Uber suspended all of its self-driving car experiments in the U.S. over the weekend after an accident in Arizona caused one of its vehicles to flip.
The ride-sharing tech giant initially halted the testing in Arizona, but subsequently discontinued the remaining pilot studies of the autonomous cars in Pittsburgh and San Francisco due to precautionary concerns over the technology.
“We are continuing to look into this incident and can confirm we had no backseat passengers in the vehicle,” company officials said, according to ZDNet.
Uber usually employs a person to sit in the driver’s seat so they can take control of the car if necessary, along with another in the passenger seat to monitor and analyze the technology with a computer.
Tempe, Ariz. police said following investigations that Uber was not to blame for the collision since another car failed to yield.
Uber is not conducting any more tests until it can look into the situation further, despite the crash not being pinned on the company.
While the autonomous vehicle technology is likely to bring a number of tangible benefits once it completely comes to fruition, there are worries that the cars could also be dangerous, such as the prospect of them getting hacked. (RELATED: Uber, Anheuser-Busch Use Self-Driving Truck To Deliver 45,000 Cans Of ‘America’)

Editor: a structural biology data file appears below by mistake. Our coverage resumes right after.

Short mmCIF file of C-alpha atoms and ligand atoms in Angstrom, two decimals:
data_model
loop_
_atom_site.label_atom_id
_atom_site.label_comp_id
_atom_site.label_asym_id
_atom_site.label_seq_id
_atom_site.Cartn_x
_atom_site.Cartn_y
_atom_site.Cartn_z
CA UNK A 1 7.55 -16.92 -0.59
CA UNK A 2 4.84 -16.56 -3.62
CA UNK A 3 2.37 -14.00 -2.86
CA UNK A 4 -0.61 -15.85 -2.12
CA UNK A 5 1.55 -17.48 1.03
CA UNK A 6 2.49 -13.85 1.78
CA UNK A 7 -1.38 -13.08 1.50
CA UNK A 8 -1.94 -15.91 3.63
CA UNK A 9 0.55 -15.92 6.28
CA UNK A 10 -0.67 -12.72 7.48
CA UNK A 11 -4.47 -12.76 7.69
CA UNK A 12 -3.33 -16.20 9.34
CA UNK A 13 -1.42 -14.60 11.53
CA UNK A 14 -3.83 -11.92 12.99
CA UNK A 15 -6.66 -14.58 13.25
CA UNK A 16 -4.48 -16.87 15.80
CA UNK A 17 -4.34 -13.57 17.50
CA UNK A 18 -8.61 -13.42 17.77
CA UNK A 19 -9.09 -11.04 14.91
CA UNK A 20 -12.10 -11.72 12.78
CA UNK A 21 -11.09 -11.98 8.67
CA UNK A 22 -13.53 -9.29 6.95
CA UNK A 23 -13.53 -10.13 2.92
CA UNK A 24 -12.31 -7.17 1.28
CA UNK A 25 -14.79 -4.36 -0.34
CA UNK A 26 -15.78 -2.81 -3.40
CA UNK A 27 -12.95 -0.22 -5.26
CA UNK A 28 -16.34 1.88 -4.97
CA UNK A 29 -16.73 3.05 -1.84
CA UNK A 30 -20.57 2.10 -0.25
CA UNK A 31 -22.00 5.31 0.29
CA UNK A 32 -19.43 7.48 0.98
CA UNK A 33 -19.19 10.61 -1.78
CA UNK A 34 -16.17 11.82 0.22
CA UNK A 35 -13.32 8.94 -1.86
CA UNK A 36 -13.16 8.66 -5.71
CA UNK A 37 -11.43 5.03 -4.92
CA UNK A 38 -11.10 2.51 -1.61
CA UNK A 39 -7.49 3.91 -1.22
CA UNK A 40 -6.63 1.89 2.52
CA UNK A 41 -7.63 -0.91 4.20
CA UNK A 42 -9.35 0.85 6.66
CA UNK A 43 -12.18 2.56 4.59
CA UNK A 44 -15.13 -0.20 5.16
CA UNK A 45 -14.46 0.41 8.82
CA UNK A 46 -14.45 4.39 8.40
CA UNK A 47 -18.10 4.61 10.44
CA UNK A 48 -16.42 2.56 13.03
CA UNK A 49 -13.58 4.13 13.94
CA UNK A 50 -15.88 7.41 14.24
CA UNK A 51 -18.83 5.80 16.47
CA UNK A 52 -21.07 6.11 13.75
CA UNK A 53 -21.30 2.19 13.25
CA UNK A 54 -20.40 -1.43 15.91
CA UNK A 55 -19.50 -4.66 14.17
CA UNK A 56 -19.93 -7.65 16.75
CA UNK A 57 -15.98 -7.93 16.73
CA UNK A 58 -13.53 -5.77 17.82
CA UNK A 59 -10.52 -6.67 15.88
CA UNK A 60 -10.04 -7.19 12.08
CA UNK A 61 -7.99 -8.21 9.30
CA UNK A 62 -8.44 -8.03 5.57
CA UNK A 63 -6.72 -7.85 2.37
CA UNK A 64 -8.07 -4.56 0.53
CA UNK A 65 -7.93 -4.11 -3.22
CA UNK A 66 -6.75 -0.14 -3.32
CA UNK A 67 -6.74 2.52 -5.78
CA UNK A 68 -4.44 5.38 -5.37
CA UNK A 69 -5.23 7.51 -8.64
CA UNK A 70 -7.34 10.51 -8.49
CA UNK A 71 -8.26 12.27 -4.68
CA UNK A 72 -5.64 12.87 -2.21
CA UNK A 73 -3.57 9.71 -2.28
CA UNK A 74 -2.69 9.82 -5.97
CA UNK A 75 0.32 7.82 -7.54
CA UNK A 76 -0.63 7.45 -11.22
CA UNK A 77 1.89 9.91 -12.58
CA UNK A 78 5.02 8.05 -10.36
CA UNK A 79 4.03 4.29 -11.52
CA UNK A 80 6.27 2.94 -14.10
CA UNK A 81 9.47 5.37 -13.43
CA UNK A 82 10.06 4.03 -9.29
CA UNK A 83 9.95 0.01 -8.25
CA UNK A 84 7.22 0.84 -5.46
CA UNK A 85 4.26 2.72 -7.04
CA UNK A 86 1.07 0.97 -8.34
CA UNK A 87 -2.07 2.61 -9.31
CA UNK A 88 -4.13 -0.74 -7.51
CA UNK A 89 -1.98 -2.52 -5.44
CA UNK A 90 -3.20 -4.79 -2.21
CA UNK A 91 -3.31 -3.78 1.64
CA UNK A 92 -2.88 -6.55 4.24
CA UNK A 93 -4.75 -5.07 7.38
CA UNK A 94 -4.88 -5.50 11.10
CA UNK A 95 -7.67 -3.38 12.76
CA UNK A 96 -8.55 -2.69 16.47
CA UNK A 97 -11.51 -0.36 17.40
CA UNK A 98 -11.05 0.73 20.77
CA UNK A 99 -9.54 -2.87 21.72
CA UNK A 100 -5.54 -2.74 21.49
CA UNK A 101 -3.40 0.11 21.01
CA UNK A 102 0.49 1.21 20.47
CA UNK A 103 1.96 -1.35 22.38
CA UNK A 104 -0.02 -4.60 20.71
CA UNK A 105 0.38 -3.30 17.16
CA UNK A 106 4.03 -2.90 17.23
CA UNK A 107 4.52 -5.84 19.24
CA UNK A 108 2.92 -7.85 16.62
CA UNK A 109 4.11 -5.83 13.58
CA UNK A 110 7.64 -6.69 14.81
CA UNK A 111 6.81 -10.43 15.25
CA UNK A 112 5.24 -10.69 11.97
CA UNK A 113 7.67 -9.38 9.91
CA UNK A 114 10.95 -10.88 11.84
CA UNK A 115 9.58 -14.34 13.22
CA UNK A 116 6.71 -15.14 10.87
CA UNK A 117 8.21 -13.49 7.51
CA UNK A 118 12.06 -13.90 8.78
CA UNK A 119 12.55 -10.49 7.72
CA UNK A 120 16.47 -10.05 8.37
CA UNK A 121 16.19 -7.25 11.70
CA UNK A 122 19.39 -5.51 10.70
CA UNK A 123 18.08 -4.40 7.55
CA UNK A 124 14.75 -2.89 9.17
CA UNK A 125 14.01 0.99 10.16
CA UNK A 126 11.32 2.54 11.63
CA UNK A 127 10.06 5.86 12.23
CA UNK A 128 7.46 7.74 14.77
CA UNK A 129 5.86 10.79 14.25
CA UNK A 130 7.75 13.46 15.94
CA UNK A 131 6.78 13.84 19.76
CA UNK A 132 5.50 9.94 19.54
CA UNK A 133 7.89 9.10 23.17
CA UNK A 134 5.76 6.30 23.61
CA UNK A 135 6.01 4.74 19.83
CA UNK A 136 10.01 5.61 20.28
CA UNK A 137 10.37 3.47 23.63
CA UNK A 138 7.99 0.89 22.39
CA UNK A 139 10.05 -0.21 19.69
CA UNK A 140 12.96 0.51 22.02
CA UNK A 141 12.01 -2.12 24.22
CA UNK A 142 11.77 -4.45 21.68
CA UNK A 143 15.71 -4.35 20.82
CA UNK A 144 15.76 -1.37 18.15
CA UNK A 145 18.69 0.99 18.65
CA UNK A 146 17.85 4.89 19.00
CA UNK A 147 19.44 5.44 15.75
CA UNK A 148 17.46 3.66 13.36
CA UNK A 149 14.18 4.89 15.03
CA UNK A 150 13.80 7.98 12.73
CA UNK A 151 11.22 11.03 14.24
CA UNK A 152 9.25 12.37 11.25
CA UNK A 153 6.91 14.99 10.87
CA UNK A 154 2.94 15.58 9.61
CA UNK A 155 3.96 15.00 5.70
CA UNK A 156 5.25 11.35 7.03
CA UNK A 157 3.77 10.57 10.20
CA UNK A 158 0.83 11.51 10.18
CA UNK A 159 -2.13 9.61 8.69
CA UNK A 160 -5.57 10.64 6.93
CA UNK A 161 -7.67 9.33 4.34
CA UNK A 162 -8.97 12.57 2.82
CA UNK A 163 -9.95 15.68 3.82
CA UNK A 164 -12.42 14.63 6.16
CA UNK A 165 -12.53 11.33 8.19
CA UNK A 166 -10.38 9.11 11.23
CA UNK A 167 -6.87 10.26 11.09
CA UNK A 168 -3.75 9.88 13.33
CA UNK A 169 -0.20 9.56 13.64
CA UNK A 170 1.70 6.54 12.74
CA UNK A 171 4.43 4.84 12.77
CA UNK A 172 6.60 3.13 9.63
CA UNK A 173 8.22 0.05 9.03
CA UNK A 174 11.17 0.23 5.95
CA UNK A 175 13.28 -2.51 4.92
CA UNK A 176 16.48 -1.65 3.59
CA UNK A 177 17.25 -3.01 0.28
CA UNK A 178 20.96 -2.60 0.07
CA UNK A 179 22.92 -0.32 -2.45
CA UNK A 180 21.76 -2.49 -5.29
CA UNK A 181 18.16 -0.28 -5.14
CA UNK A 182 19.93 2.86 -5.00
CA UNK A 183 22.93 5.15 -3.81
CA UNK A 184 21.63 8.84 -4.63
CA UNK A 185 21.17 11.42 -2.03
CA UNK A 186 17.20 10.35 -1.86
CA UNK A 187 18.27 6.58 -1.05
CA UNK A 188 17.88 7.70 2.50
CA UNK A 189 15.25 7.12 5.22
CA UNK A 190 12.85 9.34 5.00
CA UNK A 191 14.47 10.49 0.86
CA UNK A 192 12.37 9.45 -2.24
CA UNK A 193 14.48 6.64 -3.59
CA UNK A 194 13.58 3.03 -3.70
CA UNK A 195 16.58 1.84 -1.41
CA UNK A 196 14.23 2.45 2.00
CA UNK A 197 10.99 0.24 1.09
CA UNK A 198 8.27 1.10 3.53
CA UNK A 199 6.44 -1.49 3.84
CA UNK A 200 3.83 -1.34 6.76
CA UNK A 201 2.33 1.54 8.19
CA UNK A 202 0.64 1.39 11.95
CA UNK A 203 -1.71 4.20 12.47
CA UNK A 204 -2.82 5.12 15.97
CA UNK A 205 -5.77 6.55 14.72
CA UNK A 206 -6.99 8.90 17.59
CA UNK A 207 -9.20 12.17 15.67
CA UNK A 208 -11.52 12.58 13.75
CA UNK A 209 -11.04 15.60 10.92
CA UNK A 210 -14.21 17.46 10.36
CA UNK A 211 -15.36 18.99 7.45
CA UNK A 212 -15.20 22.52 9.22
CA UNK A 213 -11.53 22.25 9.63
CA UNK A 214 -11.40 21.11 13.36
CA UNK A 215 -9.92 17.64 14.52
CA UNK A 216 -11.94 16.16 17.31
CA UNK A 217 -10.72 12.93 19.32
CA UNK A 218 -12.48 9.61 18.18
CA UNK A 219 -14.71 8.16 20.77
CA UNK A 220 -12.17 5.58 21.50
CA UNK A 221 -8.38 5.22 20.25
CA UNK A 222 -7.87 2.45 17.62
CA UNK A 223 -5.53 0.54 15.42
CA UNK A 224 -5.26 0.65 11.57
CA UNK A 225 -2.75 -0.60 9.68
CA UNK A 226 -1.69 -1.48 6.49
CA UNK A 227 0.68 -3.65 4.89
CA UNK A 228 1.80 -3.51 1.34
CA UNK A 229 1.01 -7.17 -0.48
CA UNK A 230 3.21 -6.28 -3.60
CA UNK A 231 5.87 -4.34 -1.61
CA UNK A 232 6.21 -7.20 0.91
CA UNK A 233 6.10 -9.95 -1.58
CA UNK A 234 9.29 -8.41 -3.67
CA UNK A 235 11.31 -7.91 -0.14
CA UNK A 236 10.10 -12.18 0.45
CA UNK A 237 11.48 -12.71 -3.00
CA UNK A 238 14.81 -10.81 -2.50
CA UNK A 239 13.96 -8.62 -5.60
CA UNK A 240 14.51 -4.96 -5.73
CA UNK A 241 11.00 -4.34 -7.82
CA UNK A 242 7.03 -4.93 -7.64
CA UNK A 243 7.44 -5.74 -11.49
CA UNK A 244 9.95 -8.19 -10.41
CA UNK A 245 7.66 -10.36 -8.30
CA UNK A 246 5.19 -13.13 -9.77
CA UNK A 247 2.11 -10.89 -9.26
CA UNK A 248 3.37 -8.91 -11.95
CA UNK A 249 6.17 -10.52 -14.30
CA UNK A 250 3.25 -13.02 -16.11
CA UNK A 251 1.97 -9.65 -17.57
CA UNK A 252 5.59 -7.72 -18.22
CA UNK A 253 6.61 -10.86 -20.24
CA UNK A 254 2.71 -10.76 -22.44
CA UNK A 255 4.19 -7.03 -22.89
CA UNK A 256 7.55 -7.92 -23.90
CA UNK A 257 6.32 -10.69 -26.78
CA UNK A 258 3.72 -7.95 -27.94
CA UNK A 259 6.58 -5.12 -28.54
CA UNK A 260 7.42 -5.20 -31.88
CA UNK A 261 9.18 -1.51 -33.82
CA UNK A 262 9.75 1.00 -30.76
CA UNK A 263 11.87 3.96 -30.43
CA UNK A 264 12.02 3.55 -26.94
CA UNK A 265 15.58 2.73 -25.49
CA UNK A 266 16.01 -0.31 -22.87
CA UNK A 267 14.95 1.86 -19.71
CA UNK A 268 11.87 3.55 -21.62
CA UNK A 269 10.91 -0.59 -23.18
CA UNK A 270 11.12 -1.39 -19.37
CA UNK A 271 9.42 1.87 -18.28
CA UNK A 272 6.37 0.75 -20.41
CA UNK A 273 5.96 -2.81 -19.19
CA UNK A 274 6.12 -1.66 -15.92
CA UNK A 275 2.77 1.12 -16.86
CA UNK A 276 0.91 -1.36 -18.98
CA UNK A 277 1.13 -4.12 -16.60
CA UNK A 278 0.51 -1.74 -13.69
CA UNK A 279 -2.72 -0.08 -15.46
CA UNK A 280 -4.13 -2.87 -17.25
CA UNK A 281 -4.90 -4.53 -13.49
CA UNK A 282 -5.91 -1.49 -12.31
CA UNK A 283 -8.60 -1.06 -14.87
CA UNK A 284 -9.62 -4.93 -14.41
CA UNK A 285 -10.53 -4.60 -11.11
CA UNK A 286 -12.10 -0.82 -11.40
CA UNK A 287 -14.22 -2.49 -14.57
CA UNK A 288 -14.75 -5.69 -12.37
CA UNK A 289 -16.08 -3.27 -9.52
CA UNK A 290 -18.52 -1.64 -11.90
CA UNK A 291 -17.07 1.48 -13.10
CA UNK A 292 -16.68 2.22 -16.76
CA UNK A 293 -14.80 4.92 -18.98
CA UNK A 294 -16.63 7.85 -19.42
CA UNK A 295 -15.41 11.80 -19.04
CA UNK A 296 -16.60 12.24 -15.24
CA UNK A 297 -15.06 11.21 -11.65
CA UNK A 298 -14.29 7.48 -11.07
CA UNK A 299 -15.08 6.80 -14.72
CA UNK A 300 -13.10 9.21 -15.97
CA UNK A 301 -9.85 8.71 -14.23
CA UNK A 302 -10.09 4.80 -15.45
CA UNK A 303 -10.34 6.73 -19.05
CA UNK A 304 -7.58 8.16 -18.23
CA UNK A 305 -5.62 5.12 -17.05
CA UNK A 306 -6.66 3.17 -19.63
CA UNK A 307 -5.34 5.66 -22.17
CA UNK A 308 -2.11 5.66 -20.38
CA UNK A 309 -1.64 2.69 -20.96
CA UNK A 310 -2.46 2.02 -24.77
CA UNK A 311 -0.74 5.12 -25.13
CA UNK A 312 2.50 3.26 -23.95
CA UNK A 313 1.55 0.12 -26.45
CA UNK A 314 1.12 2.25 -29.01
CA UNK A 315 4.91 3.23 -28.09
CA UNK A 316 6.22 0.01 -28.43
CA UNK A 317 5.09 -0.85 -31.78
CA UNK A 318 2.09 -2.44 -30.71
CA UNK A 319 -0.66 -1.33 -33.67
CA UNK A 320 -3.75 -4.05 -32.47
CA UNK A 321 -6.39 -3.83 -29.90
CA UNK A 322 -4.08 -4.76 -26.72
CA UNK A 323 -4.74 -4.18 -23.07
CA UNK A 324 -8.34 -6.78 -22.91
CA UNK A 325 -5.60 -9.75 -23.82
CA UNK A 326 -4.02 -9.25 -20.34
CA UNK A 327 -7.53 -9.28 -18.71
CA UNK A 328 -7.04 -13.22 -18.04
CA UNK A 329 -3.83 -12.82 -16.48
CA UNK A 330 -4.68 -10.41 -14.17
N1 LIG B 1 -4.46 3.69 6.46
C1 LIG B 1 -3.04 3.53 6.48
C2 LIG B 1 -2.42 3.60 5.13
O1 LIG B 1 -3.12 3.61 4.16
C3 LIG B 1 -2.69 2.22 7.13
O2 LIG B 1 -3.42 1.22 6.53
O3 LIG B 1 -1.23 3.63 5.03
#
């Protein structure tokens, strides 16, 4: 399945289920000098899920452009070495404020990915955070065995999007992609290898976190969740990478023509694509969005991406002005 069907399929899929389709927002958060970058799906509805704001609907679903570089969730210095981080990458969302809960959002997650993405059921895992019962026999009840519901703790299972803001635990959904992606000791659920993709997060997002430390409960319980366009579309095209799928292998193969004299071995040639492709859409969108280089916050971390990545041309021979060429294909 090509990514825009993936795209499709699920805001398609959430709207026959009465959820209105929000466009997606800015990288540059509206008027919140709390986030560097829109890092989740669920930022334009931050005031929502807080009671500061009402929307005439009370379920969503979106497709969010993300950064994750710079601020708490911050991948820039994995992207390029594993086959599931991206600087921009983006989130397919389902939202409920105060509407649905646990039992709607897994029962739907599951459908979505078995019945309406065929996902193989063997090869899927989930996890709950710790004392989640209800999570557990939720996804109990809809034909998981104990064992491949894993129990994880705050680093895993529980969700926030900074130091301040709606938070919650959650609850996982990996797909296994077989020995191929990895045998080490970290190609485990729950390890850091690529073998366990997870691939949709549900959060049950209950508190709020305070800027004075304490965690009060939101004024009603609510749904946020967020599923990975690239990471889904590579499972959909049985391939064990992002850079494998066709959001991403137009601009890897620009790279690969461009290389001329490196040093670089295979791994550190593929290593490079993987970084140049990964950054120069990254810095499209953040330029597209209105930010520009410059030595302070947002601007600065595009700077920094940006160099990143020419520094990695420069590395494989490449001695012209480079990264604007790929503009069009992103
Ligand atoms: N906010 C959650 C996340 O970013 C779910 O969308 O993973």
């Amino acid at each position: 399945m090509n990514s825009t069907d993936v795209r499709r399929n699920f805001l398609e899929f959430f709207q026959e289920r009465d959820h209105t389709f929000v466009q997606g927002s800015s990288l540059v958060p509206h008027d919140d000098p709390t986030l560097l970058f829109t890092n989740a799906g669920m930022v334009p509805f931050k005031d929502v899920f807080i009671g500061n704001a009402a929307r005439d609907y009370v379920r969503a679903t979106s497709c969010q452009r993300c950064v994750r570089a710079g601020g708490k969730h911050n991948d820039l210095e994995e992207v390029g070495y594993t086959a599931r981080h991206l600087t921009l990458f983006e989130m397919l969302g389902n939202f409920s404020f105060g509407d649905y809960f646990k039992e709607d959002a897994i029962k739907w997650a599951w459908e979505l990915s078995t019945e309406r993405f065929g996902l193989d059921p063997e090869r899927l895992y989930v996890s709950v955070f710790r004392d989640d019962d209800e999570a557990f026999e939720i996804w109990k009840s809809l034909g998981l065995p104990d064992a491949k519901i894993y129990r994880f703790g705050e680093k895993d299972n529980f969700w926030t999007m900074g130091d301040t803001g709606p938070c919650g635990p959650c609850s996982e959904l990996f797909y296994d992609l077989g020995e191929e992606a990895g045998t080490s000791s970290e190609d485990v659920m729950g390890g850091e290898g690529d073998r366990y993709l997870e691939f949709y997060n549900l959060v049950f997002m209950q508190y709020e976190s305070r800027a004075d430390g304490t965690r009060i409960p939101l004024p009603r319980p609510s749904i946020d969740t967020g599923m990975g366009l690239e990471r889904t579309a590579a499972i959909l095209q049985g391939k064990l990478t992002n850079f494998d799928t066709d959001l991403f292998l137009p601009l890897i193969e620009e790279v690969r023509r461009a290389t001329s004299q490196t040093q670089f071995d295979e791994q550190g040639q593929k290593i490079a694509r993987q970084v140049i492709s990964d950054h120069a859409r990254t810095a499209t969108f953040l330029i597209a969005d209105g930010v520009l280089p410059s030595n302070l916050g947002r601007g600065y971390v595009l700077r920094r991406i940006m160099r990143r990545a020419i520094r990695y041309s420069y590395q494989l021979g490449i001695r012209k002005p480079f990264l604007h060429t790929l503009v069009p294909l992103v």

Uber was criticized in December after reports of self-driving vehicles dangerously cutting off cyclists. The company acknowledged there was a problem at the time, and stressed that it was working to address any potential issues. The cars were also accused of running red lights in San Francisco, even though the California Department of Motor Vehicles demanded that the tech company stop its self-driving operations in the city.
The latest incident comes at a precarious time for Uber since it has been mired with a number of apparent missteps, scandals, and embarrassments in recent months.
In fact, one of the lawsuits deals with Uber’s self-driving car technology specifically as Google accuses the ride-sharing company of stealing data and using it to further its autonomous vehicle development.
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